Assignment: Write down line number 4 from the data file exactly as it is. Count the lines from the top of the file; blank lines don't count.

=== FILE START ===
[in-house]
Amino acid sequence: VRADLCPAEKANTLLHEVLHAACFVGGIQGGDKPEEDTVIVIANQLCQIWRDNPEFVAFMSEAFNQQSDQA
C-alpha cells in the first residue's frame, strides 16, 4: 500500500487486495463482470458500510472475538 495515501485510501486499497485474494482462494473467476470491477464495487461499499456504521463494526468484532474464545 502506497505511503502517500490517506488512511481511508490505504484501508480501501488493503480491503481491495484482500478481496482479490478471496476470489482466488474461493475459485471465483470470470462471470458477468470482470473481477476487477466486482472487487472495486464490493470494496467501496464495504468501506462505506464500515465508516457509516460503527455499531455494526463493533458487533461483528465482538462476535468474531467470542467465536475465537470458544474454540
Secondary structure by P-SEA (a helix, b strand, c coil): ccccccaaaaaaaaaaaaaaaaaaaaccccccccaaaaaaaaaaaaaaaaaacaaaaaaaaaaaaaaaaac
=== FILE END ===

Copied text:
Secondary structure by P-SEA (a helix, b strand, c coil): ccccccaaaaaaaaaaaaaaaaaaaaccccccccaaaaaaaaaaaaaaaaaacaaaaaaaaaaaaaaaaac